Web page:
Breema has become my channel for spirituality, self-discovery and personal growth. I have a monthly session with my Breema “master” and also participate in various local Breema workshops.
What is Breema?
When I first started having Breema sessions, I considered it bodywork. Many people likened it to Thai massage or partnered yoga. Yes, there is a bodywork component to Breema, but it can be much more far-reaching than that. It may sound a bit like jargon, but I quote a Questions and Answers fact sheet:
What is Breema?
Breema is a profound understanding of the underlying unity of all life. That understanding is expressed in a dynamic and practical philosophy that can be put into practice in any situation.
What is Breema Bodywork?
Breema Bodywork is a living expression of the philosophy of Breema through touch and movement. It’s a direct communication of Breema’s Nine Principles of Harmony. The Nine Principles of Harmony distinguish Breema from all other methods of bodywork. Yet the principles are universal. They can be applied to other techniques and methods of bodywork, health improvement, health maintenance and, in fact, to any activity in life.
What has it been for me?
It’s definitely had some physical effects. Initially, it solved a painful shoulder issue. More long-term, I am more aware of my body. I now don’t settle for unconsciously posturing or positioning my body in ways that can be uncomfortable.
Emotionally and spiritually, it’s had a much bigger impact. Initially, I had a newfound sense of openness with my interactions with other people. I found I could connect more honestly with people. My connections with others become much deeper and meaningful. After that, I had a profound insight about how much I didn’t know. Or conversely, how infinite my ability to grow and learn was. I blogged about it at the time. Most recently, I have a much stronger sense about who I am at my core. I’m still working through this one, so it’s still blurry. But the self-confidence of clarifying some central truths about who I am has been very empowering lately.
I am very happy to have my monthly session today.
Breema isn’t widely known about on the East coast of the U.S. It’s more widely known in California, and parts of Europe. But it is growing quickly. I’d highly recommend checking it out. Especially if you’re receptive to this kind of opportunity for growth.
It is with great joy that I announce I have finished the Tilt Cardigan sleeve!
This means there is no more stranded knitting in-the-flat left to do! I also started the button band.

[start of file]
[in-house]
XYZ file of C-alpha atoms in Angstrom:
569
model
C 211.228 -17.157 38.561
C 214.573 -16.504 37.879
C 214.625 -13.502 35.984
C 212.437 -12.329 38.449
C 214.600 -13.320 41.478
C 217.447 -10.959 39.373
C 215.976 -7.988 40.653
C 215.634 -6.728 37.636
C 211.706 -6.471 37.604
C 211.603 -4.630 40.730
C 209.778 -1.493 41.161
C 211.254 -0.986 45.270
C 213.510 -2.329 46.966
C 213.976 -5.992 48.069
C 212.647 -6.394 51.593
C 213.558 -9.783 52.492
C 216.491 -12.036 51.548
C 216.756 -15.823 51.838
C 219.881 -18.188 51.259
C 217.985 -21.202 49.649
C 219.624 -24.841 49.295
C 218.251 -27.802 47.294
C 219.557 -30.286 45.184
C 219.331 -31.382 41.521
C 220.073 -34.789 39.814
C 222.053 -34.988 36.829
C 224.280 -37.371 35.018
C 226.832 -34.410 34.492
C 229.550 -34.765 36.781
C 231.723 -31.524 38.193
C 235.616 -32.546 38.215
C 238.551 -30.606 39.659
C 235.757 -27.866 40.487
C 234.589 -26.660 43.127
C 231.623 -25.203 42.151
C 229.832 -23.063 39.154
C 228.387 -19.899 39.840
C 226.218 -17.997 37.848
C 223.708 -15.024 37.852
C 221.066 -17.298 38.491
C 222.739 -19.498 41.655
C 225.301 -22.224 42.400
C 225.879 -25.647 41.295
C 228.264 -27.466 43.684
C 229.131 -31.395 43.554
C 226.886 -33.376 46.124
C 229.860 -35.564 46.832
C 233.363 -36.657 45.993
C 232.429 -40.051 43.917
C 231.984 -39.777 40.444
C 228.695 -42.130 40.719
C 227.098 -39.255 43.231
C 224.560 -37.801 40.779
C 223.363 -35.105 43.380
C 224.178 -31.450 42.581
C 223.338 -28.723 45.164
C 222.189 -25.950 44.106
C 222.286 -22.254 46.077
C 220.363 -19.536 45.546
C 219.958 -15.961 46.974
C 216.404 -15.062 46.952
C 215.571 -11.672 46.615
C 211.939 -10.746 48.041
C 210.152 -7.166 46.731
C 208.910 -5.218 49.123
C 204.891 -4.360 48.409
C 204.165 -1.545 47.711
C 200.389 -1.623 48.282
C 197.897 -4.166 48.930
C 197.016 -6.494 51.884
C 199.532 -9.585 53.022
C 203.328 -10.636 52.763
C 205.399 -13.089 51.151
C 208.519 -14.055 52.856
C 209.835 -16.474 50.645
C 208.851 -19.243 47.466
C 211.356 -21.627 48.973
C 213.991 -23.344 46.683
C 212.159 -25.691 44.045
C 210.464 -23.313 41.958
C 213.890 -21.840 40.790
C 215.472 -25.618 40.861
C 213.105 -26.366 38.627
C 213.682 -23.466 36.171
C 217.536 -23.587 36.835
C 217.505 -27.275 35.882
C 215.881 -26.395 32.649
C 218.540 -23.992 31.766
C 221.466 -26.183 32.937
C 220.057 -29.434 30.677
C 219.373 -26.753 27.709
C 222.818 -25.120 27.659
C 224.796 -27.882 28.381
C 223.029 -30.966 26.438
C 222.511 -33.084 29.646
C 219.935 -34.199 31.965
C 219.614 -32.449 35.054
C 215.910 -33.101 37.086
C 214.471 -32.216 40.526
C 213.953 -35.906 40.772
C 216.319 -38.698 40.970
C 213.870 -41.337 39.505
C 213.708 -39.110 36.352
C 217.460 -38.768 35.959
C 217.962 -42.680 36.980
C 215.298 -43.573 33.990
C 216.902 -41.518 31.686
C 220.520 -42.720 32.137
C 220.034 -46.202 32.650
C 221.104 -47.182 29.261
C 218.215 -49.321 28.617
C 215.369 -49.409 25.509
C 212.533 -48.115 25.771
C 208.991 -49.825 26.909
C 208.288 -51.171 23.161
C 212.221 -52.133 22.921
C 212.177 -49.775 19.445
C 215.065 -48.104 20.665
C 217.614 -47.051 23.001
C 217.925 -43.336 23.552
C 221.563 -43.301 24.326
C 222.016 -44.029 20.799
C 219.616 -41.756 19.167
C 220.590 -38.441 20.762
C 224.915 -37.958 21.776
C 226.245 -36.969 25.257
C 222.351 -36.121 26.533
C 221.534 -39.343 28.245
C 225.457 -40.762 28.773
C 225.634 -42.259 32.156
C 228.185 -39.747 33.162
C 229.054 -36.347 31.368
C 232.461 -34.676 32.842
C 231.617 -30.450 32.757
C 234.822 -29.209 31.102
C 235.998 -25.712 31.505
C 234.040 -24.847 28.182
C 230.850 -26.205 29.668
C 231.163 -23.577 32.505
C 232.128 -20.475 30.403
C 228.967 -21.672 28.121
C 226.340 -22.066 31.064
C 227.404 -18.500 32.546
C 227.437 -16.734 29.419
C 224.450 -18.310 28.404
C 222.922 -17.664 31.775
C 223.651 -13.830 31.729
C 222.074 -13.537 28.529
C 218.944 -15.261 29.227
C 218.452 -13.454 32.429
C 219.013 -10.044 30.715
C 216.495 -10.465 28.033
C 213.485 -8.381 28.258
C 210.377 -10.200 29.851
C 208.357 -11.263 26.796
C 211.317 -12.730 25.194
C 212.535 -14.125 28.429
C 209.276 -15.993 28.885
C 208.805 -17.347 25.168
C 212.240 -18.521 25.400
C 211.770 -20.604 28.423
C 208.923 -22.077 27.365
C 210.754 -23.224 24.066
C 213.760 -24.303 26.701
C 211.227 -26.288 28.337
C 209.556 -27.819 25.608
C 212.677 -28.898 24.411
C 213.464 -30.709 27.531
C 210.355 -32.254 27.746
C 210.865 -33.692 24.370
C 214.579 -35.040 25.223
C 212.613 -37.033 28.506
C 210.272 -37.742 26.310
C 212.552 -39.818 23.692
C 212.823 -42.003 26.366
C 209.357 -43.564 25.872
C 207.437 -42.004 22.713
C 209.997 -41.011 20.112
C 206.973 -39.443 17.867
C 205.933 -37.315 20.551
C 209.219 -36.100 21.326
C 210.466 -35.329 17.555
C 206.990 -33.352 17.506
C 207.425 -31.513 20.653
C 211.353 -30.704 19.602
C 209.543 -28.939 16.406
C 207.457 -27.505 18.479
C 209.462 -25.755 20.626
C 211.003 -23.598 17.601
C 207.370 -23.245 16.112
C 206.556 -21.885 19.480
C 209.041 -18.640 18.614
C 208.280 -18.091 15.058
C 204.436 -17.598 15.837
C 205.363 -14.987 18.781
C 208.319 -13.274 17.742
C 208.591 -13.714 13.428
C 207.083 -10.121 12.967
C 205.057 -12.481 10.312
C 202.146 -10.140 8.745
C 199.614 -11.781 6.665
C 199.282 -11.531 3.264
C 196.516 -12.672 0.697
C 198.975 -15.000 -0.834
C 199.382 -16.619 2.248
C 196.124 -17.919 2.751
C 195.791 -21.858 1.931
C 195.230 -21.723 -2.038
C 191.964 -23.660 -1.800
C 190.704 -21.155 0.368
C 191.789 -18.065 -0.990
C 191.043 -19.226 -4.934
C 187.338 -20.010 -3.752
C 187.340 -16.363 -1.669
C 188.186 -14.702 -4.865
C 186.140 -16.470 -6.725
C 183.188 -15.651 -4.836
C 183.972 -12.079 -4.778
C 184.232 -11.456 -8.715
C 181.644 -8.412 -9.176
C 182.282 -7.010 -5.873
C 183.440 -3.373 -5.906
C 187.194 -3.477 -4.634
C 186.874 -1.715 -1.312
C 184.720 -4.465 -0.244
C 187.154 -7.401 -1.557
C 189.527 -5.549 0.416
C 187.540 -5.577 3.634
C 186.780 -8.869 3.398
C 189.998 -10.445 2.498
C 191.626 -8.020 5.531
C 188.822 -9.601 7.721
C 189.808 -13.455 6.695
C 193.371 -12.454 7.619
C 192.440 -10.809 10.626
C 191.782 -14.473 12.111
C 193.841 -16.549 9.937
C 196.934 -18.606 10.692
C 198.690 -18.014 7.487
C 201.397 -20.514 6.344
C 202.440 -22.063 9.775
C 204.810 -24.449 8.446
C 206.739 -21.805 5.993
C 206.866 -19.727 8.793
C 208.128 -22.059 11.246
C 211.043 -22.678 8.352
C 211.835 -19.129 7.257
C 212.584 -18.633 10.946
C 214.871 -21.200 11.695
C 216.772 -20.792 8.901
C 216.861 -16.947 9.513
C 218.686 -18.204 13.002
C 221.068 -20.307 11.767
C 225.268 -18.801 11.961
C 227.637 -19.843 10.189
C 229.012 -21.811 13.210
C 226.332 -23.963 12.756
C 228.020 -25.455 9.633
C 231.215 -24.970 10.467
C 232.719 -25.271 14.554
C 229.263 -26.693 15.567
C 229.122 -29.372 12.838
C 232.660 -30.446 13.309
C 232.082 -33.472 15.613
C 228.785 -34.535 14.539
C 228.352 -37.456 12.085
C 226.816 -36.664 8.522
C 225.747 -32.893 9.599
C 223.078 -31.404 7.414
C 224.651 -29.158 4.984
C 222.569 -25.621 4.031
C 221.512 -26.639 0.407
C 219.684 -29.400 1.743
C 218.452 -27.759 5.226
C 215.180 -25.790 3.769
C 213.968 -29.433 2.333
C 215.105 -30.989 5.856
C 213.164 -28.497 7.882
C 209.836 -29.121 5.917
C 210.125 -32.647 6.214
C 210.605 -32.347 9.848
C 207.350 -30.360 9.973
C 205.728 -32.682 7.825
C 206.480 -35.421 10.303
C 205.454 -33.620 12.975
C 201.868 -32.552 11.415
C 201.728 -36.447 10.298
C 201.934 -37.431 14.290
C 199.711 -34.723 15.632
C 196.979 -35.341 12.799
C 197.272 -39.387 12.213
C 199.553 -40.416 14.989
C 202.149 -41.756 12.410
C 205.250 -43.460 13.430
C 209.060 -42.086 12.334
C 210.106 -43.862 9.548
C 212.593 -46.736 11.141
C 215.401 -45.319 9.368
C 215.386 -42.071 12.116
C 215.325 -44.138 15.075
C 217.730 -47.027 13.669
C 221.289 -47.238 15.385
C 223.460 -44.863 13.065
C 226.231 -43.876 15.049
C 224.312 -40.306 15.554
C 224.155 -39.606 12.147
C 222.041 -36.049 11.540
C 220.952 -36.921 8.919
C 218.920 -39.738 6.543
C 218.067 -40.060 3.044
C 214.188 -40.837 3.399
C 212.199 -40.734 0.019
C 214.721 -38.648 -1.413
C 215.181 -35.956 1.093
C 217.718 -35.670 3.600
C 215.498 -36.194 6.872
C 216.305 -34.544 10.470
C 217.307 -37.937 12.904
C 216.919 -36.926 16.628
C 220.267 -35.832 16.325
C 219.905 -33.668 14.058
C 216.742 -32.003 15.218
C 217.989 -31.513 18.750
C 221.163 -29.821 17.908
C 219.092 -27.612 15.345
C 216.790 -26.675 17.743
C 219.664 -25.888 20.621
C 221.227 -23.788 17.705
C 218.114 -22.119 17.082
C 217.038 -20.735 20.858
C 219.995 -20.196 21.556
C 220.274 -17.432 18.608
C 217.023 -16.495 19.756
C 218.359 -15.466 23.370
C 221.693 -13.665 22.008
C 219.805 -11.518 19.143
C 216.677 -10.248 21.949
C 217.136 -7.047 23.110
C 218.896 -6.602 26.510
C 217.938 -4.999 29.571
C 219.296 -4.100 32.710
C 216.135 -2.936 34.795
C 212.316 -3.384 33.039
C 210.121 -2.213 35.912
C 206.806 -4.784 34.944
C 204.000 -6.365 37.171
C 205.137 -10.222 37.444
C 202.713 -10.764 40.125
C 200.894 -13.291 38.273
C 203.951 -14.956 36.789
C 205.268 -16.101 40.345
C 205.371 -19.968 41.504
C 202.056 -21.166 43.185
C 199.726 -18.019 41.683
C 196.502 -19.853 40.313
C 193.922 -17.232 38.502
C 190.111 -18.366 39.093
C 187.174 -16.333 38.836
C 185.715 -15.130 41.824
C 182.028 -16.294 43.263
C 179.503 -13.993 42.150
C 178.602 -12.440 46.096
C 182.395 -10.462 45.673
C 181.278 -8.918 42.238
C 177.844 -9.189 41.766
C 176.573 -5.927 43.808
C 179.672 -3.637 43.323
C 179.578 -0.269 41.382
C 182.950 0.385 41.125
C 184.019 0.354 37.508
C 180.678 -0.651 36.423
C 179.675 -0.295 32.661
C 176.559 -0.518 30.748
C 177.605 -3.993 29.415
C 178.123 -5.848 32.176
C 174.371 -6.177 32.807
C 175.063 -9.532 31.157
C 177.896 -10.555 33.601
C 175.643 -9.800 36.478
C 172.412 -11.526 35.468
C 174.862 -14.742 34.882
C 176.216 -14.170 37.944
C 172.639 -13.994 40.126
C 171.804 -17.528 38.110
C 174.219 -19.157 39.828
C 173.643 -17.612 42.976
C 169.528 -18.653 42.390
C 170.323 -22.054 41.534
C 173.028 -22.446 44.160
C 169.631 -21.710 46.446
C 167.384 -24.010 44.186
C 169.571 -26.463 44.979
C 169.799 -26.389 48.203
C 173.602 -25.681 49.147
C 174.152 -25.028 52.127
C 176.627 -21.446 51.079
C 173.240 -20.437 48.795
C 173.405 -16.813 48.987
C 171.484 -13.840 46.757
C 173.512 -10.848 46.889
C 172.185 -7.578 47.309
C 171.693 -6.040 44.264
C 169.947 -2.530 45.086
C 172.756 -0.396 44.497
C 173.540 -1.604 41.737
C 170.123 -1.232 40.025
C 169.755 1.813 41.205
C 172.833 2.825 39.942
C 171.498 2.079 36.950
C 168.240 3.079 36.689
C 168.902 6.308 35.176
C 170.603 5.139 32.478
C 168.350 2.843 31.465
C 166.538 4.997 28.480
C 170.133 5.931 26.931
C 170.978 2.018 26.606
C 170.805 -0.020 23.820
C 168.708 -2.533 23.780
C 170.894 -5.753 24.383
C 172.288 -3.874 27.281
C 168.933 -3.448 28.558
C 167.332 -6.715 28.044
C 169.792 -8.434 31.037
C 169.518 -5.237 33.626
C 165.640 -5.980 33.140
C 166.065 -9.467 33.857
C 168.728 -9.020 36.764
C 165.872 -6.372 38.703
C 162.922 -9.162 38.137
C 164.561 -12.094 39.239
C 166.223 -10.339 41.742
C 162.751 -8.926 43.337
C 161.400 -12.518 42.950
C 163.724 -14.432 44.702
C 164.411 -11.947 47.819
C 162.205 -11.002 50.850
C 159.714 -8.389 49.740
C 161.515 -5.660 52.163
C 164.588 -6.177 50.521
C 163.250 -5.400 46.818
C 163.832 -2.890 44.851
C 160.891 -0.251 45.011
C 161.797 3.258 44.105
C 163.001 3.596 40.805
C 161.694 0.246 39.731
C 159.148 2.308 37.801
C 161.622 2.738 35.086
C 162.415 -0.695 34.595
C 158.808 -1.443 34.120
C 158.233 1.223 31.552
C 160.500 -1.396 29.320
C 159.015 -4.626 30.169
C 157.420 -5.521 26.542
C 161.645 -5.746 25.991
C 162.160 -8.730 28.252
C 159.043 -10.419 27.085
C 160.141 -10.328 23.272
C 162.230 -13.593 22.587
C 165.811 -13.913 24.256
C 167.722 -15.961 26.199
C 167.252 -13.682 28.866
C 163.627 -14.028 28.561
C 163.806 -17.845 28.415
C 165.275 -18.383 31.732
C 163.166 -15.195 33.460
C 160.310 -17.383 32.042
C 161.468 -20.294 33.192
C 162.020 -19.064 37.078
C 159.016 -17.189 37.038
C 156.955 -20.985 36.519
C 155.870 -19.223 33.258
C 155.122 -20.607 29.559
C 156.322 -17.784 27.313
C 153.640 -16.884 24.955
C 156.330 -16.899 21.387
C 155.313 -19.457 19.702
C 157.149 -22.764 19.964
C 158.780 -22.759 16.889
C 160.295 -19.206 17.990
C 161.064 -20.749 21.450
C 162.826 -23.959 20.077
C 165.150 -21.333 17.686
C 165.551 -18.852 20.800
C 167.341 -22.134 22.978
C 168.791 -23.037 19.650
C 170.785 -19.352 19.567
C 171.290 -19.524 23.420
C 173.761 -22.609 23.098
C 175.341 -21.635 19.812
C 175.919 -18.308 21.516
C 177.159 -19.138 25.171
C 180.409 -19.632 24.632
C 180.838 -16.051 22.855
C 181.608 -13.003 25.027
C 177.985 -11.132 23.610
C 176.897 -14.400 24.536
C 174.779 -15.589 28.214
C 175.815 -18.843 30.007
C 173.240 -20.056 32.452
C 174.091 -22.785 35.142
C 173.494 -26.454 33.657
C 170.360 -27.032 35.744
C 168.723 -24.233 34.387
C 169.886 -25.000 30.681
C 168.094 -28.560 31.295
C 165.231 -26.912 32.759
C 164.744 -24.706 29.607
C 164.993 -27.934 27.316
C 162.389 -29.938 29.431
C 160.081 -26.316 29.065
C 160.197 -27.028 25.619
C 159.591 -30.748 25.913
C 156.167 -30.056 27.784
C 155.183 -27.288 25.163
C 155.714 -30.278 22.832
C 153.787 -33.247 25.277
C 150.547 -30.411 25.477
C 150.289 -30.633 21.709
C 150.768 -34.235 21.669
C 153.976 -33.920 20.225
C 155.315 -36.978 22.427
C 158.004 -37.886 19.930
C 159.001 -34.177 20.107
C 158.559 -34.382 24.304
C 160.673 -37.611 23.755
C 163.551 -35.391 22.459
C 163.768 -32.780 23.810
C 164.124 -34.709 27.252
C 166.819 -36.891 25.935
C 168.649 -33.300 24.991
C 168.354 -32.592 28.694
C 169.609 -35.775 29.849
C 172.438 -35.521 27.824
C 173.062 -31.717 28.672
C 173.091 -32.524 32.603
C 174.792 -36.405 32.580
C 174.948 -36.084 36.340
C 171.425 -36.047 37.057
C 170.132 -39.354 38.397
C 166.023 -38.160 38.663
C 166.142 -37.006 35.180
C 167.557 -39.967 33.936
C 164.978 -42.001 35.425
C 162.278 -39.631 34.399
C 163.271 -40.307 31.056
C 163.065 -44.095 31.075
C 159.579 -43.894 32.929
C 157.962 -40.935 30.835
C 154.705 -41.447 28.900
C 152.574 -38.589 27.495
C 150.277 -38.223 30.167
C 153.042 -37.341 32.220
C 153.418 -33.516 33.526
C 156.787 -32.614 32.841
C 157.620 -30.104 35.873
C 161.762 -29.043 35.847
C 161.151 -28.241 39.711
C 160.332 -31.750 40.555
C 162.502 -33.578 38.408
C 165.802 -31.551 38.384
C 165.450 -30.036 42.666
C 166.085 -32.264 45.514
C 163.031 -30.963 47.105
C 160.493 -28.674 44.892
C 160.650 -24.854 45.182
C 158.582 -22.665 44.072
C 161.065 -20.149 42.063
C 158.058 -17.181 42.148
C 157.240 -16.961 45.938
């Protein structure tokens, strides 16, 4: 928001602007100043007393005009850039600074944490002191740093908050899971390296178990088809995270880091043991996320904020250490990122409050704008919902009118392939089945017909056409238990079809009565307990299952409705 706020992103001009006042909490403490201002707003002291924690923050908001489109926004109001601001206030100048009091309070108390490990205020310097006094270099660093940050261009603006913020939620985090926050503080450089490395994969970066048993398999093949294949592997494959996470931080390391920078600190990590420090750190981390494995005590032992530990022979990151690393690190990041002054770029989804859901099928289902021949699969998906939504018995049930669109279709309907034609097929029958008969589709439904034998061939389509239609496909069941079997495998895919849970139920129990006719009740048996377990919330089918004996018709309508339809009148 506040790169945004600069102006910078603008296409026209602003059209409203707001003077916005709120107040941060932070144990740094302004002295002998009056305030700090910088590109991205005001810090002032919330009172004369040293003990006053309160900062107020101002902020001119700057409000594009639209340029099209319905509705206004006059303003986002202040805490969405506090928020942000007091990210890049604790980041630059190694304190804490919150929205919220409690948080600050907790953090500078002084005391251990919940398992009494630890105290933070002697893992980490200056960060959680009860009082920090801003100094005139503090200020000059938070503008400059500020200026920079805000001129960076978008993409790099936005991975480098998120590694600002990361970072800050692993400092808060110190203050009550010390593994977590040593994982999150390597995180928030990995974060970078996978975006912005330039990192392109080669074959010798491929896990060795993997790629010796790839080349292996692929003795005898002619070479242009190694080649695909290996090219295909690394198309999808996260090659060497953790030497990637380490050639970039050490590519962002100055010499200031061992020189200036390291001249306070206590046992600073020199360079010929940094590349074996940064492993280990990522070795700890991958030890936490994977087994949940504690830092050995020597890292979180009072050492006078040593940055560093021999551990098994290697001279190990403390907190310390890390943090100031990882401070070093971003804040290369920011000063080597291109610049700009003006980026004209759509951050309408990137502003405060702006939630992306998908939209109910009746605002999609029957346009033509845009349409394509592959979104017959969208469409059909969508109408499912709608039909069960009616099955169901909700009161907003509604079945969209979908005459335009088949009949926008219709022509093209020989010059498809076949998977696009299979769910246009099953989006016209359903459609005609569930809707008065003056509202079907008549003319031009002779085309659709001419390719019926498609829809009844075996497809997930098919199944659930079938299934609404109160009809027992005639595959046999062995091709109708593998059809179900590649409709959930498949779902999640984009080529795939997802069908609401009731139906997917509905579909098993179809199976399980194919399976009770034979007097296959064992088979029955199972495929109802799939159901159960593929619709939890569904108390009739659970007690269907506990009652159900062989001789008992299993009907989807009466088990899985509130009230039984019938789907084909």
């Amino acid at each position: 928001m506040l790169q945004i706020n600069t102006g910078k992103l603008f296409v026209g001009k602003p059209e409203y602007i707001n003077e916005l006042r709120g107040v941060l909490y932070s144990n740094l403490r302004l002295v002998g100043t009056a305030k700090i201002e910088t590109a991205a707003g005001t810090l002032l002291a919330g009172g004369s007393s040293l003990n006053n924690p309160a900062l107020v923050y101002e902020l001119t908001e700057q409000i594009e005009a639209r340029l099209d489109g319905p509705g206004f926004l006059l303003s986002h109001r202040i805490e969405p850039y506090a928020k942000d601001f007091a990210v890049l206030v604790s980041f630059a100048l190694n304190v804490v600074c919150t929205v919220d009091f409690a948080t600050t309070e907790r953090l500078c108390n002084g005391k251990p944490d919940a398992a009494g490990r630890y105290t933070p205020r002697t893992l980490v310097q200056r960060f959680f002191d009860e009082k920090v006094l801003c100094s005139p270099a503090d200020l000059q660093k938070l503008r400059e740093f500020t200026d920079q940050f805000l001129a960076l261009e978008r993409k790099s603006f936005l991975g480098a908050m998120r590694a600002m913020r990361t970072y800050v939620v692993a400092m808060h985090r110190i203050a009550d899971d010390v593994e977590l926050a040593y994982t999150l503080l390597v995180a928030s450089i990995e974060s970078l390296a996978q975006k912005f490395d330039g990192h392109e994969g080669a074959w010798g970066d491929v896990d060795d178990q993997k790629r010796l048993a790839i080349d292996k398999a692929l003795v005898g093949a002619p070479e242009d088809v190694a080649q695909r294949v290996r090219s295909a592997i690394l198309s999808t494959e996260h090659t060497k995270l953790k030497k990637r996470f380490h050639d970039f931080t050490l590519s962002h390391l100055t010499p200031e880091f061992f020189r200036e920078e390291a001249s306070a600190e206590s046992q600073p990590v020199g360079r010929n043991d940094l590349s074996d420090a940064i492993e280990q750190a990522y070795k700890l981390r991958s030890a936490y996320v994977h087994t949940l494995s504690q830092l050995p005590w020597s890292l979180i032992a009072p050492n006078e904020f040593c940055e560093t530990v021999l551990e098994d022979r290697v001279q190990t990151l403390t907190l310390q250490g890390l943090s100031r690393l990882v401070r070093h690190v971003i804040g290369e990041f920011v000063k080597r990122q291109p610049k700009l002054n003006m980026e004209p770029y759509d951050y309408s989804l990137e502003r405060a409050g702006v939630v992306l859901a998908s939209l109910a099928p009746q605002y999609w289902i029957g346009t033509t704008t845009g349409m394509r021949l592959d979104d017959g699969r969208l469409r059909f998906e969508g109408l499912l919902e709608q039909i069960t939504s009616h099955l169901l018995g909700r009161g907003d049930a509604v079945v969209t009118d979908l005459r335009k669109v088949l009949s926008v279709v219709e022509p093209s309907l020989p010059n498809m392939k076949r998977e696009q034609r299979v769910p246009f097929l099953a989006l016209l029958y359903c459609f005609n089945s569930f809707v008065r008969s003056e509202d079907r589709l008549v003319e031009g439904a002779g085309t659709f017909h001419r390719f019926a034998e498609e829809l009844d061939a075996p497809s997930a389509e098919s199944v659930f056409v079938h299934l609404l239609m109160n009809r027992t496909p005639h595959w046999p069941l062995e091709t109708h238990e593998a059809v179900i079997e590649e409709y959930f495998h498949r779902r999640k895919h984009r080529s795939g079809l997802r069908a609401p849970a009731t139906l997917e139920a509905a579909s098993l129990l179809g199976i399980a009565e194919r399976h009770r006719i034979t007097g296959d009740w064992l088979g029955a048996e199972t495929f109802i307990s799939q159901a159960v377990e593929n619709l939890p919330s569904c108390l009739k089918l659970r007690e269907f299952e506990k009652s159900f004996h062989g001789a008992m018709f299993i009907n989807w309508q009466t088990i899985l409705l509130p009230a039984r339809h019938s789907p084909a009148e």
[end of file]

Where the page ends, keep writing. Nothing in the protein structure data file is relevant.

Soon I’ll be steeking both the front of the sweater and the arm-holes. Exciting times!
10 comments on “BREEMA Wednesday!”
You’re a braver man than I, Gunga Din! I’ve been knitting most of my long life, and still cannot garner the courage to steek. Good luck, and I hope you post when you do steek the front of that lovely sweater.
Thanks Lou…I don’t consider steeking dangerous at all. This particular yarn is a bit less “grabby” than 100% wool yarn, so I will machine sew a stabilizing line of stitches on either side of the cuts. But a wise knitter once told me that knitted stitches drop vertically very easily, but not very easily horizontally. And that has been my experience as well.
I look forward to my weekly visit with my fitness trainer. It’s teaching me to be friends with a big-muscled man, 20+ yrs younger than I, tattooed, non-nerd. It’s a change for me. I don’t even know how or if he votes. It’s nice that the focus is on me for at least 1/2 hour a week.
I asked this in a previous post but you didn’t answer 🙂 what are the benefits of steeking VS a regular button band?
Sorry I missed your comment/question last time…I almost missed it again this time! Steeking is useful for me when I’m doing stranded (or Fair-Isle) knitting. I find it very difficult to switch colors on the purl-side of knitting and also very difficult to catch floats on the purl-side. I’ve gotten very fast at doing it on the knit-side. By putting a steek in for the front opening of a cardigan, I can knit in-the-round instead of back and forth flat. Thereby avoiding purl-side stranded knitting.
I’ll just add to this that a steek and a button band are 2 different things.
A steek is a section within the knitted tube that is intended to be cut open, and the steek itself is where the cut is made and the fabric is stabilized to prevent ravelling. Sheila McGregor notes (in her book “The Complete Book of Traditional Fair Isle Knitting”) that while there are different methods of forming and finishing a steek, they are planned (e.g., intentionally cast on 5-7 stitches where you plan to cut). So you think of it as a bridge or a gate across an opening. (McGregor also notes that to “steek a yet” is an expression meaning to shut a gate so that it is difficult to open again.)
Knitters in other countries will cut a tube open without creating a steek. And I think “steeking” has now become a verb used to indicate that you’re going to cut open a tube of knitting.
A button band are the chunks of material carrying the buttons and the buttonholes.
One can knit the body of the sweater as a tube employing a steek to create the front opening. And then button bands are made for the sides of that steeked front opening. From the photos here, this is what Joe is doing.
I had never heard of Breema. Thanks for sharing and teaching… The sweater is gorgeous! Can’t wait to see you model it.
Please take some photos through the process. I have not yet tried this technique
I won’t take photos of Breema, but I imagine you were talking about steeking anyway.
That is INSANE colorwork – and in the FLAT?!!! Yowza – you are good!:) Steeking is great. Cannot wait to see the finished sweater.